Insights on post-breeding movements from a northeastern population of Canada Warblers (Cardellina canadensis)

Authors: Camille Bégin-MarchandFrançois GagnonBruno DroletJacques Ibarzabal, and Junior A. Tremblay

Year: 2022

Publication: Avian Conservation & Ecology

Publication Link:

Keywords: migration routes; Motus; neotropical migrants; radio-telemetry; residence time

Abstract: The study of migratory songbird transition periods, such as the post-breeding period, is complex because birds undertake
different types of movements that vary in space and time. Nonetheless, it is important to understand the extent and duration of the
territory and specific sites use to identify human activities likely to affect the species’ survival. Individuals from different regional
populations may exhibit specific movements during the various phases of their annual cycle, and therefore conservation actions must
be adapted. We studied a population of Canada Warblers (Cardellina canadensis) from the Saguenay region of Quebec, Canada, in the
northeastern part of the species’ breeding range. We used a coordinated radio-telemetry network (Motus) to determine the residence
time within the breeding territory, dates and times of departure, and early fall migration routes of 18 adult birds. We expected individuals
to leave by mid-August and to migrate through the eastern flyway, along the Atlantic Coast. Six tracked individuals remained on their
breeding territory until early September, corresponding to a residence time of approximately 90 days. These individuals left just after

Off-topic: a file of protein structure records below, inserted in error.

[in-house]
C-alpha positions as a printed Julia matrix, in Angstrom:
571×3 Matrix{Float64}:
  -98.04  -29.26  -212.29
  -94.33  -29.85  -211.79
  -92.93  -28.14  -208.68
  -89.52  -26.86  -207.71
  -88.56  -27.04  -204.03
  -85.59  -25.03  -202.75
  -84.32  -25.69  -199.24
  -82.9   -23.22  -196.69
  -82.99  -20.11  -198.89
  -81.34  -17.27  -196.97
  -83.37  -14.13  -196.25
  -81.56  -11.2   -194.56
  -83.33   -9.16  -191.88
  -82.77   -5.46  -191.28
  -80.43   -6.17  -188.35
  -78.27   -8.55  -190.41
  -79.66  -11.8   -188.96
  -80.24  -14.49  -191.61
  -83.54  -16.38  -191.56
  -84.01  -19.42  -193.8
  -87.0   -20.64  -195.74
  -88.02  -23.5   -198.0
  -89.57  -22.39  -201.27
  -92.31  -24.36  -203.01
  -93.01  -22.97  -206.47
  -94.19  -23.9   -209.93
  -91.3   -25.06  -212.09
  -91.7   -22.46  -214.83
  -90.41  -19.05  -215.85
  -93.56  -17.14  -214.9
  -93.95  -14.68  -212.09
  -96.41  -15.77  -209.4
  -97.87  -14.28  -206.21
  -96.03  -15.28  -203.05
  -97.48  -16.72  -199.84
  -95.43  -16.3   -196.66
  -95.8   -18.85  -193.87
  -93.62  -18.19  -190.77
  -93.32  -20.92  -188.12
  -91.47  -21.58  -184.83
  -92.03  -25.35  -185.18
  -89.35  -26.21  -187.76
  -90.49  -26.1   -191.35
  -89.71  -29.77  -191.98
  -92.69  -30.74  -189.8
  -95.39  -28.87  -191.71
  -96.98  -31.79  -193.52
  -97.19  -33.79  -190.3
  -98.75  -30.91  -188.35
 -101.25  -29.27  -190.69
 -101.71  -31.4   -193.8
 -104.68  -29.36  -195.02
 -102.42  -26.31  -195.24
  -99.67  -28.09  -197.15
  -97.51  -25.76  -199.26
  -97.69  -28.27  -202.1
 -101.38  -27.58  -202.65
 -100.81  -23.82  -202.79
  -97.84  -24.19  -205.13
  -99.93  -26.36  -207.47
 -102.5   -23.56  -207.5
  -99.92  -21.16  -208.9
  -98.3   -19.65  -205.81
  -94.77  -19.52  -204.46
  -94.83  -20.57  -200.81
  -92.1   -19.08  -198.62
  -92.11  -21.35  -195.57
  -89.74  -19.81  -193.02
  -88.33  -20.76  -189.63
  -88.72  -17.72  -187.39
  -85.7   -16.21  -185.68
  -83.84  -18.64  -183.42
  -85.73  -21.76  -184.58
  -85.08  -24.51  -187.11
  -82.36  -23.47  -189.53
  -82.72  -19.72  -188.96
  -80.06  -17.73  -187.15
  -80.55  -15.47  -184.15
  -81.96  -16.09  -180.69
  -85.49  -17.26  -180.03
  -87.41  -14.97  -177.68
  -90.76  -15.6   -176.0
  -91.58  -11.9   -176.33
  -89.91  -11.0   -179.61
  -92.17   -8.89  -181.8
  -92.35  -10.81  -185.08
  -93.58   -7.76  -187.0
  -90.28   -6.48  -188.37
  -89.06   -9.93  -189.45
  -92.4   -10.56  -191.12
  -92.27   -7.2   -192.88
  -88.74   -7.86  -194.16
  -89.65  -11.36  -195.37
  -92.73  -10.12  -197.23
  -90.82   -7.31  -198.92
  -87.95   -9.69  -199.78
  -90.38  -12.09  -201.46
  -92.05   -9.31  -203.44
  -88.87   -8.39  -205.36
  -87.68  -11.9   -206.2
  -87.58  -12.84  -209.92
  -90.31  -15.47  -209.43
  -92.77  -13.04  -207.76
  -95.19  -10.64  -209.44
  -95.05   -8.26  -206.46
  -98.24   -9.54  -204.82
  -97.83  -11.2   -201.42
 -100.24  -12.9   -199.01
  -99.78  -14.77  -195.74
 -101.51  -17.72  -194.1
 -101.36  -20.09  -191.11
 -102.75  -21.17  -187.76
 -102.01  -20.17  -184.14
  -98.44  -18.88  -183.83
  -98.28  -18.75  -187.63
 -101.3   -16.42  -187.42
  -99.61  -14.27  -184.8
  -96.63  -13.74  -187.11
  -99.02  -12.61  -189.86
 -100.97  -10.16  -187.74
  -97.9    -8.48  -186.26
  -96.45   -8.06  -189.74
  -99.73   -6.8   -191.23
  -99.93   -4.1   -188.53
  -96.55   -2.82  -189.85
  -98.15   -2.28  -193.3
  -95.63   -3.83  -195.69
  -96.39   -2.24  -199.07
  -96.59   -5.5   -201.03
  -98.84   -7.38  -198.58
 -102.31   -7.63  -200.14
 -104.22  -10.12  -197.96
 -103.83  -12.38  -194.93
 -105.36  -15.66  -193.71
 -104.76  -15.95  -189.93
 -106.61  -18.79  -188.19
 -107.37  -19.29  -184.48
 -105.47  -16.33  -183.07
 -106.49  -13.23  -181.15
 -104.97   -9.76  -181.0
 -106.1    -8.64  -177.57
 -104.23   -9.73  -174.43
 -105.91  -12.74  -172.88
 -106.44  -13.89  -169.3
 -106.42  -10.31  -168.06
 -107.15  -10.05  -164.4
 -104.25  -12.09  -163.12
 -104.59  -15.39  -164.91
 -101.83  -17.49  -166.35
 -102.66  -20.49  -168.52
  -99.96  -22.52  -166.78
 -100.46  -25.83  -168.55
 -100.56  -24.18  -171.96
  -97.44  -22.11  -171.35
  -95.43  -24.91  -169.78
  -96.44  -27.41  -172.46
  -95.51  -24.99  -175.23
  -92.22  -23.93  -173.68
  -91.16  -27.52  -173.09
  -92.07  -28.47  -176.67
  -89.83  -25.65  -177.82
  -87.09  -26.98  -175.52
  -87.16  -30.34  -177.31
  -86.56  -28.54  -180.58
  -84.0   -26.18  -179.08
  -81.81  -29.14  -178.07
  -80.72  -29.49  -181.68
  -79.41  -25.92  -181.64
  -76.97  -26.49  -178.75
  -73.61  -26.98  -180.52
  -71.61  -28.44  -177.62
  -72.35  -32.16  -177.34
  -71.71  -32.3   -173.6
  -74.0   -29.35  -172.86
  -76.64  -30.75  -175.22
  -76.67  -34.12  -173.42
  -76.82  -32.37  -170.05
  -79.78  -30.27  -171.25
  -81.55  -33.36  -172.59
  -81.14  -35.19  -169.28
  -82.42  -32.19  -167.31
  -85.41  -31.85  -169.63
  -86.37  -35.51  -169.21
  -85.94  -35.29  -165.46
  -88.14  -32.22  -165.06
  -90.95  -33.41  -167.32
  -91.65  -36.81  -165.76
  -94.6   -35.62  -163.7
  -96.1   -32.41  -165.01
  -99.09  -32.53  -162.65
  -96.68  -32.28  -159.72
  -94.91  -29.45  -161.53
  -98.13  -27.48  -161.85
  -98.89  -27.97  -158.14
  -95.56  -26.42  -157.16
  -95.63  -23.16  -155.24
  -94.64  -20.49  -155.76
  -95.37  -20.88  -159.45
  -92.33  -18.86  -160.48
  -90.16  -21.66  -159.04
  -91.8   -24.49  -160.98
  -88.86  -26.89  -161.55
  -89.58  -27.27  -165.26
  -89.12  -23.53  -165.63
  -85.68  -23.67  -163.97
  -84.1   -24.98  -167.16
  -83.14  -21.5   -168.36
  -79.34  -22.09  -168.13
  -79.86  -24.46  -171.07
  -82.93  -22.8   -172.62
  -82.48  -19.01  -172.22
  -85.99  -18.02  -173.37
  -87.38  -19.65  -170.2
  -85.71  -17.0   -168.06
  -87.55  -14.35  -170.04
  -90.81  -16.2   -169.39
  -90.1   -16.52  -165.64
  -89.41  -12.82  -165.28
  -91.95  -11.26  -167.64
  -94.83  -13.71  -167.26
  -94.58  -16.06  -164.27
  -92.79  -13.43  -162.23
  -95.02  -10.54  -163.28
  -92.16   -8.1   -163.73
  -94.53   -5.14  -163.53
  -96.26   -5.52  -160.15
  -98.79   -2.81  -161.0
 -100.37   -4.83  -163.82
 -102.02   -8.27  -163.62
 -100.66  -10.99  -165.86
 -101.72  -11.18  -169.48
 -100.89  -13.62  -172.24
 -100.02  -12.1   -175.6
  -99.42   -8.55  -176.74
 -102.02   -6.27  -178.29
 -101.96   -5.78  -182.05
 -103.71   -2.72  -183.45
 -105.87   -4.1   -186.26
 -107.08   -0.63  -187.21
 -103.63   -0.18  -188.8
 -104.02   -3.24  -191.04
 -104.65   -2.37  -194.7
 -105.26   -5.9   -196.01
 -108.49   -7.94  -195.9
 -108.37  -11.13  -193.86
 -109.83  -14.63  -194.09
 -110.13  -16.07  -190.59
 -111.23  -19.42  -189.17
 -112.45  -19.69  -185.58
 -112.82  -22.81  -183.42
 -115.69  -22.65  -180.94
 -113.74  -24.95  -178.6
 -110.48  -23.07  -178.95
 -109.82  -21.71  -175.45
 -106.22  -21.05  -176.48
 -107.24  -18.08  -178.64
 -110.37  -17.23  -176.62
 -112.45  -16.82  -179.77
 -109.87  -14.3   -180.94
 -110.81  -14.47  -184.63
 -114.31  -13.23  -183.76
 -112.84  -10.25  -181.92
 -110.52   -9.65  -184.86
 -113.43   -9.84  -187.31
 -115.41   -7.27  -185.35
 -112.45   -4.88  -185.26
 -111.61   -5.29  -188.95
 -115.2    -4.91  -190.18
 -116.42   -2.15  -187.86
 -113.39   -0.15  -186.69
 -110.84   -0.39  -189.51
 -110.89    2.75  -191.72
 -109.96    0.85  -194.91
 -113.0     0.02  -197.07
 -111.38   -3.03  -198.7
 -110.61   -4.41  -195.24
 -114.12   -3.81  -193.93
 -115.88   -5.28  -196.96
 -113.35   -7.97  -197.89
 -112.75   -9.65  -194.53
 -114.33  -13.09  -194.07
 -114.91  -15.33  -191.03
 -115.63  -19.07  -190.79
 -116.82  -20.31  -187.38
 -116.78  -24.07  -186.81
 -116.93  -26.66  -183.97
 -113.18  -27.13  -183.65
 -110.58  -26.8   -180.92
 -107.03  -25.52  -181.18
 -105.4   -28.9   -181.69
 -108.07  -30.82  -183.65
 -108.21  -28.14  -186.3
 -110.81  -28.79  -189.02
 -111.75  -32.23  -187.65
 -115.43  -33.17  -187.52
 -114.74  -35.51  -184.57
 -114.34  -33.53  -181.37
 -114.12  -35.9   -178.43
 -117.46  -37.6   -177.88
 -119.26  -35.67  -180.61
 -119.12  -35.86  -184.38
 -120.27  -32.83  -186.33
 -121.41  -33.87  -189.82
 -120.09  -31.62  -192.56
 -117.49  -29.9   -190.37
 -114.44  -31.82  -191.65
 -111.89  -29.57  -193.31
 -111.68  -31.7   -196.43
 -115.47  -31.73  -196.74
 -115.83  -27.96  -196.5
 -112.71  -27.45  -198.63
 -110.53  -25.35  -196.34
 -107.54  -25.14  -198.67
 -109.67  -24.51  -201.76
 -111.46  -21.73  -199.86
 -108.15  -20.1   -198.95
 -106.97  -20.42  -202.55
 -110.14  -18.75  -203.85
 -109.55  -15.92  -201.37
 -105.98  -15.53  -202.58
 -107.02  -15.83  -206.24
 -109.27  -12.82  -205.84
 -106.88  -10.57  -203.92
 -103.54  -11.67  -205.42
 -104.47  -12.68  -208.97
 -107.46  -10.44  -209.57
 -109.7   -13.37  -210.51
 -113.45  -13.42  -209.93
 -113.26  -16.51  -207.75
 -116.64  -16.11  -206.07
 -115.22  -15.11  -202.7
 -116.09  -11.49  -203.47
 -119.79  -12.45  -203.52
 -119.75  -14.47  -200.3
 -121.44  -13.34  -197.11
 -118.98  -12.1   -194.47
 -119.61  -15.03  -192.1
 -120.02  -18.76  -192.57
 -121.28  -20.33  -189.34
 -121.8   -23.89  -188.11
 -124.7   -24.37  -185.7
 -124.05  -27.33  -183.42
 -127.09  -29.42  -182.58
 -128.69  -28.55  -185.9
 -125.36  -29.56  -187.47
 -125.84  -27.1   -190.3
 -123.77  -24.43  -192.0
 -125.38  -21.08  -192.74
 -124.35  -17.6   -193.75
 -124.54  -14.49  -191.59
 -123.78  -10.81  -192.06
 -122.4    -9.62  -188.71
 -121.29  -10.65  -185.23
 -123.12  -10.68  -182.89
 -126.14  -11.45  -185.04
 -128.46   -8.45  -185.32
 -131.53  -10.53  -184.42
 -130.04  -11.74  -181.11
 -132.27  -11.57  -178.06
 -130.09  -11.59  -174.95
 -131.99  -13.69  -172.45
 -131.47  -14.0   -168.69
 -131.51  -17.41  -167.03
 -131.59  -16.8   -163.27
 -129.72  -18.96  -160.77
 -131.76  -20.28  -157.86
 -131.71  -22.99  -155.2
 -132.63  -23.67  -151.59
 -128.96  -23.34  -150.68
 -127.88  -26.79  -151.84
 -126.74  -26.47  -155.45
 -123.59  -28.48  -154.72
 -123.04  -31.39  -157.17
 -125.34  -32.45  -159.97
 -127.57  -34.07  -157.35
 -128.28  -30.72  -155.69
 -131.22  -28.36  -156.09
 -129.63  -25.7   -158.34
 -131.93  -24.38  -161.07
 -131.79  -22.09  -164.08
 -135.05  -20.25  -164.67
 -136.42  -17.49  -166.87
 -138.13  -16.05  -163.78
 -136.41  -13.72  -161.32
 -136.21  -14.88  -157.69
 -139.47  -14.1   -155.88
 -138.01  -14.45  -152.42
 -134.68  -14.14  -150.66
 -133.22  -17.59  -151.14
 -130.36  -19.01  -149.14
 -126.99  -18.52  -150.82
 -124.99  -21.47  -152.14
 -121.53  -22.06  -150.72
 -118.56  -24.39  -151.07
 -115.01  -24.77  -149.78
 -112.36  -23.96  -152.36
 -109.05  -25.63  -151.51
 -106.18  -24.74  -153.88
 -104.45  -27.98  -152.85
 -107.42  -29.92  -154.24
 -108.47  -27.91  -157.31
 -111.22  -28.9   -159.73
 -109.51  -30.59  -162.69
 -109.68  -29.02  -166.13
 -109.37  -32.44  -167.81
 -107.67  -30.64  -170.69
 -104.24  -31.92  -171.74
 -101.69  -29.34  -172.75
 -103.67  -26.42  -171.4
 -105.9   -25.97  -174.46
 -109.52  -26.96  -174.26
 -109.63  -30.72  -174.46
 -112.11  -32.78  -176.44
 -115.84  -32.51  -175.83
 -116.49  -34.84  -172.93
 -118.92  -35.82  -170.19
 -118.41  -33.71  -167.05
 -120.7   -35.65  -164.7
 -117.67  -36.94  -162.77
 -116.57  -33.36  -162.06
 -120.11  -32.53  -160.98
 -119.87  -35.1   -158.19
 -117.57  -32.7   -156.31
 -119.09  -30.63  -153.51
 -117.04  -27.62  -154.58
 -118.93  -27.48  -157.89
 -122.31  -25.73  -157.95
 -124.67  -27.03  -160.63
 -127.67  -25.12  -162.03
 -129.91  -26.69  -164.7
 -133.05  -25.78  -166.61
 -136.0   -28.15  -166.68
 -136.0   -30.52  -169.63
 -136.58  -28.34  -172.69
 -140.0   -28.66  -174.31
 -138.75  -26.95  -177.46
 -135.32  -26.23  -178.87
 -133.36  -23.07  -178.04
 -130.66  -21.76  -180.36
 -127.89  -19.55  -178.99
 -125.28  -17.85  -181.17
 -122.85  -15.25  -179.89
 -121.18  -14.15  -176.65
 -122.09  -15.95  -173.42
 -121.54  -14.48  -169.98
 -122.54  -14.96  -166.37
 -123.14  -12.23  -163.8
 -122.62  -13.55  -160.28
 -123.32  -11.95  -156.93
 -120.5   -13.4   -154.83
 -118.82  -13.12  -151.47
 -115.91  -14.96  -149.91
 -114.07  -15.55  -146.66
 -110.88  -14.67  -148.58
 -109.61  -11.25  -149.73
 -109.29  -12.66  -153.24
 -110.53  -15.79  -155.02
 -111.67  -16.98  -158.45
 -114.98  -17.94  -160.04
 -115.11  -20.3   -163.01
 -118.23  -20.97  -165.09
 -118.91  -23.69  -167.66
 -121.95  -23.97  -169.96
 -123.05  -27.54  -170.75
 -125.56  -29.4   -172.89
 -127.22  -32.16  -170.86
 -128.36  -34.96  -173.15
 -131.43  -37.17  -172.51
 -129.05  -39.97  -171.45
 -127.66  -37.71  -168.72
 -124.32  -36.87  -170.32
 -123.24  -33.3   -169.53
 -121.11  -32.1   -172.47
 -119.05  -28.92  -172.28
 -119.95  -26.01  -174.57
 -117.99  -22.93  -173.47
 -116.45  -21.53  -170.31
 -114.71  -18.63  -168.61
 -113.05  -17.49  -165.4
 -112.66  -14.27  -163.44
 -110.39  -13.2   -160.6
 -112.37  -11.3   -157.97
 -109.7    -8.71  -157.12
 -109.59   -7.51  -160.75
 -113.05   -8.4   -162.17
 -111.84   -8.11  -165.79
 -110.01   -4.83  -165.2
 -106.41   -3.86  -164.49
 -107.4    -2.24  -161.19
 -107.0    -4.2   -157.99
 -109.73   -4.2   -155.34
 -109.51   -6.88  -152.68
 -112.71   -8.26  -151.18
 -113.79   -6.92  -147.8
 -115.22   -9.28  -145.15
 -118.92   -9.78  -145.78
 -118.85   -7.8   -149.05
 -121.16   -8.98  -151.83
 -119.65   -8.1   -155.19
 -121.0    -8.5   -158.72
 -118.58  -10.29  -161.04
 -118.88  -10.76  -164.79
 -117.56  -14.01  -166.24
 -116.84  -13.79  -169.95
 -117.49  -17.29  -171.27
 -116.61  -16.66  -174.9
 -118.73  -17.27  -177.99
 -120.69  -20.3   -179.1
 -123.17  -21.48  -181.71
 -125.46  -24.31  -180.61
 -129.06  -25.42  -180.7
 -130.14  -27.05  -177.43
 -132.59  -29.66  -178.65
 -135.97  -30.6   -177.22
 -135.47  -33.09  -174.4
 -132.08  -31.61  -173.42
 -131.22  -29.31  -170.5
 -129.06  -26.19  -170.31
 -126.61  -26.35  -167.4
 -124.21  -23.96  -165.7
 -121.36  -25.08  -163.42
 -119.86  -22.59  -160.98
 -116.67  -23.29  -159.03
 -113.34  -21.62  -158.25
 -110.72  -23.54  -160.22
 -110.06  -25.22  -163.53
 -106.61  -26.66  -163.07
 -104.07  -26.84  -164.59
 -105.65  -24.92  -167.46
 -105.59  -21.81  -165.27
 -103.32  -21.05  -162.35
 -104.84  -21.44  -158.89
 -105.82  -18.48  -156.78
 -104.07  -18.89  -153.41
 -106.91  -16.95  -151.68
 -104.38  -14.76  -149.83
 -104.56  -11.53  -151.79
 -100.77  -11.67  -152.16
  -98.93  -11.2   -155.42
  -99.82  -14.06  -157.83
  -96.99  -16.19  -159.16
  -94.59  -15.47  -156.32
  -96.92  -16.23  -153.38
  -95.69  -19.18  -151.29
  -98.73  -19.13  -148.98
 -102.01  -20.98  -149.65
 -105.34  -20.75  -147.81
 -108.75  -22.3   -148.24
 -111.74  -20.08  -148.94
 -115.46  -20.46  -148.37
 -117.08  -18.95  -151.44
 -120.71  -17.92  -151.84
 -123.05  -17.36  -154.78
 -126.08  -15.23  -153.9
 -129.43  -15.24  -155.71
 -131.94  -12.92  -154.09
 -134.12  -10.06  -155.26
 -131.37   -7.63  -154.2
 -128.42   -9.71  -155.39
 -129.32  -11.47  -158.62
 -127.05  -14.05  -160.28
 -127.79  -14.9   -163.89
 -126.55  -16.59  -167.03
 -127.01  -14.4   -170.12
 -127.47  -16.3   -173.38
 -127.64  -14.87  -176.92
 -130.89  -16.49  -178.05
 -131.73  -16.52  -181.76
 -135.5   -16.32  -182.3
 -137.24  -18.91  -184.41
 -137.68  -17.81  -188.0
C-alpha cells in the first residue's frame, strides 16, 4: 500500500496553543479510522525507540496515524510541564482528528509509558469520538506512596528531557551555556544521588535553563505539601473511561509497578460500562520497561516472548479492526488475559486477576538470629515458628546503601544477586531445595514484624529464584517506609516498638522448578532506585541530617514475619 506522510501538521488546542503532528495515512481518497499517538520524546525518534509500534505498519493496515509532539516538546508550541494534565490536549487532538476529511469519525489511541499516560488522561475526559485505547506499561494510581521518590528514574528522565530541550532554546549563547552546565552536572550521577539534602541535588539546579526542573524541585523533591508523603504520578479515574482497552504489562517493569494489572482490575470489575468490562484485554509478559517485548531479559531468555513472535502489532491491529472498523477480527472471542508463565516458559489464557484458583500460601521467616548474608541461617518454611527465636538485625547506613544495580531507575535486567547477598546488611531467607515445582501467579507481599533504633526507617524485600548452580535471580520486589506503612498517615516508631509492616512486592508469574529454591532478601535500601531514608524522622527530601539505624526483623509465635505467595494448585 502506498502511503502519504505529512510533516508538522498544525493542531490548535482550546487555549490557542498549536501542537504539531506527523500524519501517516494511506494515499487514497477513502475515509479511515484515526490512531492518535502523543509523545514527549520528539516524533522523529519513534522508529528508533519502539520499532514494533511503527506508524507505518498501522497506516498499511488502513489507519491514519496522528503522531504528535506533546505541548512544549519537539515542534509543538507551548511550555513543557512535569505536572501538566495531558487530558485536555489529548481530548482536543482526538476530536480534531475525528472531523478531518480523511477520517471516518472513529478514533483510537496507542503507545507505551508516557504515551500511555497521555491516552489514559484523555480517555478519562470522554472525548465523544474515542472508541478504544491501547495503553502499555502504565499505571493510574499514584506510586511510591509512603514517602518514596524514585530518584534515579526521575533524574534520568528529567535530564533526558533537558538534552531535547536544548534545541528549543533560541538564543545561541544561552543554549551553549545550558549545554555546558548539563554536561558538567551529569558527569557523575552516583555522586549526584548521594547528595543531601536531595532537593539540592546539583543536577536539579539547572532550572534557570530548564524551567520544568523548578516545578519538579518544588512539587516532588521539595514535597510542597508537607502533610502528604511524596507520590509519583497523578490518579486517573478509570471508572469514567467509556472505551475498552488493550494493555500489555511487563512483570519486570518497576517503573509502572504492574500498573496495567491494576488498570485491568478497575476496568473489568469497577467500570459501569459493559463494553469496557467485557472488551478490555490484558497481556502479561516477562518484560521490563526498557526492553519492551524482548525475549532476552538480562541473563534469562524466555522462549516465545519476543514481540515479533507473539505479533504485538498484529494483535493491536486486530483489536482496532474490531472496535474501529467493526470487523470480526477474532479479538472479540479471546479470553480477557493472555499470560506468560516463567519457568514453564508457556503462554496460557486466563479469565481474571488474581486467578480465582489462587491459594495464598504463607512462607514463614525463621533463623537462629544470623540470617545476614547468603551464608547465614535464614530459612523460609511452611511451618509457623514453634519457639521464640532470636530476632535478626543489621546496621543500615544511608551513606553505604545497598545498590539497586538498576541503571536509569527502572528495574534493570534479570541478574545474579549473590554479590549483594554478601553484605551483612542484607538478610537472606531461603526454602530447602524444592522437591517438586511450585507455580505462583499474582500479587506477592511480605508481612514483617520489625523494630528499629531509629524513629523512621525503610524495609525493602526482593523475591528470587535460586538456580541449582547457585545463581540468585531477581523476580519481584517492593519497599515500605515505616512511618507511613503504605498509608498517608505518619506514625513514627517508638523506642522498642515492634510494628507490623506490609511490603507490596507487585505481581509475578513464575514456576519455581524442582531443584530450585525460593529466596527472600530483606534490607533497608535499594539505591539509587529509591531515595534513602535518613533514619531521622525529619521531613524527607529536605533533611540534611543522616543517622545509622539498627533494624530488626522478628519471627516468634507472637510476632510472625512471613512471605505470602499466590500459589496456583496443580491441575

sunset on their day of departure. Twelve individuals departed earlier, and in the daytime, before the end of August; their earlier departure
was likely for a purpose other than migration. Nine individuals were detected outside their breeding territory along the Atlantic
migratory flyway: four migrated through the Great Lakes region, one in the Great Appalachian Valley, three along the Atlantic Coast
or coastal plain, and one with an undetermined route. Our results suggest that adult Canada Warblers remain in the Saguenay region
longer than expected, and that, although some individuals remain close to their breeding territory during the post-breeding period,
others may use surrounding territories prior to initiating their fall migration. Our results will allow regional conservation managers to
recommend that regional industry postpone the timing of certain activities that could negatively affect the species’ survival. Our study
highlights the importance of fine-scale studies focused on specific periods of migratory songbird annual cycles to fill important
knowledge gaps for understanding of the ecology of their species.

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